Overnight, British Admiralty orders Convoy PQ 17 to scatter and simultaneously instructs the covering force of cruisers and destroyers to return to Britain. The Admiralty has information about imminent U-boat attacks and also fears the arrival of German battleships Tirpitz, Lutzow & Admiral Scheer and cruiser Admiral Hipper. The German heavy ships never arrive but the scattered Allied merchant ships fall easy prey to U-boats and aircraft. During the course of the day, torpedo bombers sink 5 merchant ships and British rescue ship Zaafaran while several others are damaged. U-88 and U-703 each sink 2 while U-334 and U-456 sink 1 each, including several vessels damaged or stopped by the bombers.
At 11.51 AM, in the Baltic Sea off Memel, Latvia, Soviet submarine ShCh-320 sinks German coastal freighter SS Anna Katrin Fritzen.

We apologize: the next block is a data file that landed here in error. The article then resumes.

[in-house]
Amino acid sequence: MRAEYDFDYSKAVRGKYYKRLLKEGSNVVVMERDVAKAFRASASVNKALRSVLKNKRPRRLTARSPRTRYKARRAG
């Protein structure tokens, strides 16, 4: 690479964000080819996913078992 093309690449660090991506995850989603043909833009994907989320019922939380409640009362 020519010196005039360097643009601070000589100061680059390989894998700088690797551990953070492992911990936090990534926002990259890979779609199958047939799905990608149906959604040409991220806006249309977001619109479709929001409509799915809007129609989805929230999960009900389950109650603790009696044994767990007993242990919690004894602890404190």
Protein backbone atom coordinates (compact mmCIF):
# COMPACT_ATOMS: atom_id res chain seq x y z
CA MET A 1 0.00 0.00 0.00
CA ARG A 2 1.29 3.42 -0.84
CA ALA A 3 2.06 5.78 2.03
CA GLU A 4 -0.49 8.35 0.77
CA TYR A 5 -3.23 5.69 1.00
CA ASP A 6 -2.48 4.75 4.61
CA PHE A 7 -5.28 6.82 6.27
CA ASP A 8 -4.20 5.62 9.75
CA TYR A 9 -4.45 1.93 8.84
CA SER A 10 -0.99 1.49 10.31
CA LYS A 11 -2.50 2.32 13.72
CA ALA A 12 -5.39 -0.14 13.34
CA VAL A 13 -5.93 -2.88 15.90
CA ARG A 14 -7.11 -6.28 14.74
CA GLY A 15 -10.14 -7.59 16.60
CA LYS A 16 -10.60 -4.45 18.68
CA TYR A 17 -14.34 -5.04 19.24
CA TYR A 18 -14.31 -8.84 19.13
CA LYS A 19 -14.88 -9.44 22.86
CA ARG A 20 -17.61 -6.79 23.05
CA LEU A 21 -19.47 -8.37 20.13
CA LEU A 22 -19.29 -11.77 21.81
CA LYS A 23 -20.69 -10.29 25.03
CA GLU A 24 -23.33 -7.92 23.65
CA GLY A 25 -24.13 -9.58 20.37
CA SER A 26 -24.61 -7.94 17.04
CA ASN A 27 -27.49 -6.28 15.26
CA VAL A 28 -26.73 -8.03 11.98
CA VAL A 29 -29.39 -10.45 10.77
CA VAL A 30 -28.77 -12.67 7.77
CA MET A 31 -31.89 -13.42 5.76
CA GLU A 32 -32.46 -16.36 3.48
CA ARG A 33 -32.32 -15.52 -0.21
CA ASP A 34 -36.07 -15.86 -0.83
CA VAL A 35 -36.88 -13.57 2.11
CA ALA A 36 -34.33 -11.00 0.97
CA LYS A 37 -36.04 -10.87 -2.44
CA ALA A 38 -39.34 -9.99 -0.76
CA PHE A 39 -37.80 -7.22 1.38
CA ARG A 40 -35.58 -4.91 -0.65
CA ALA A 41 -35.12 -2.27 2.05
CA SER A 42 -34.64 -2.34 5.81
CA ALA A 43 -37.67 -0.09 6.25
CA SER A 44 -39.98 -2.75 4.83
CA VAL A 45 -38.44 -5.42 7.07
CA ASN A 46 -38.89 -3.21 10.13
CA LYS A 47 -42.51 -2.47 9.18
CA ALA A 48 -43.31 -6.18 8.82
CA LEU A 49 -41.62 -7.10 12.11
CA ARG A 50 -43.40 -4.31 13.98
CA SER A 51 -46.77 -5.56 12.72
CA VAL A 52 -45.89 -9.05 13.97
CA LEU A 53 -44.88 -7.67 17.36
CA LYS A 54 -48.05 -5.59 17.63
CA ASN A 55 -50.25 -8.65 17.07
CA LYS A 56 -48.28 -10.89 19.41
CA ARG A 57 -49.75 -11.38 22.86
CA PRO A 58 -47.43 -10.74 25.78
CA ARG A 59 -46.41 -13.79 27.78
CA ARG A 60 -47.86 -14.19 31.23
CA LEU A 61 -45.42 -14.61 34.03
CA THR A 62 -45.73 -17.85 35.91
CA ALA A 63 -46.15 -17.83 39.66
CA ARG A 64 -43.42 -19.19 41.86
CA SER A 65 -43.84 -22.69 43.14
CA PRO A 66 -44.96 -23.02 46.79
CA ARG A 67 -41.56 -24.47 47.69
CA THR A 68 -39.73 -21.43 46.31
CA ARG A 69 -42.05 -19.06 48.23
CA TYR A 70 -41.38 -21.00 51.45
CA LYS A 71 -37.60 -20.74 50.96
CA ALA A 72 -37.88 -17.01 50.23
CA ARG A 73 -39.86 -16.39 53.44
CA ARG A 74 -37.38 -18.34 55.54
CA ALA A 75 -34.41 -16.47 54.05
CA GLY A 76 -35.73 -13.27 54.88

First Battle of El Alamein. Rommel decides to halt his offensive. He knows he is low on supplies (due to RAF bombing his supply columns from Benghazi), almost out of tanks and, most importantly, out of luck. He also acknowledges that British General Auchinleck “deploys his forces with considerable skill”. Auchinleck further strengthens his hand by bringing the experienced Australian 9th Division back into the line (following a rest in Palestine and Syria after their defense of Tobruk during the siege).
At Kiska Island in the Aleutians, US submarine USS Growler attacks Japanese destroyers in Kiska Harbour. USS Growler blows the bow off Kasumi (10 killed, towed back to Japan and under repair until July 1943), damages Shiranuhi (3 dead) and sinks Arare (104 killed, 42 survivors rescued by lifeboats from Shiranuhi).
At 10.40 PM, British minesweeper HMS Niger leads Convoy QP 13 (empty ships returning from USSR to Iceland and Scotland, running at the same time as PQ 17) into a British minefield 10 miles North of Iceland, due to a navigation error in bad weather. HMS Niger hits a mine and sinks (149 killed including naval passengers returning from USSR). 6 merchant ships hit mines and 5 sink. British minesweeper HMS Hussar eventually obtains an accurate fix on land and leads the remaining 30 merchant ships to safety, arriving at Reykjavik on July 7.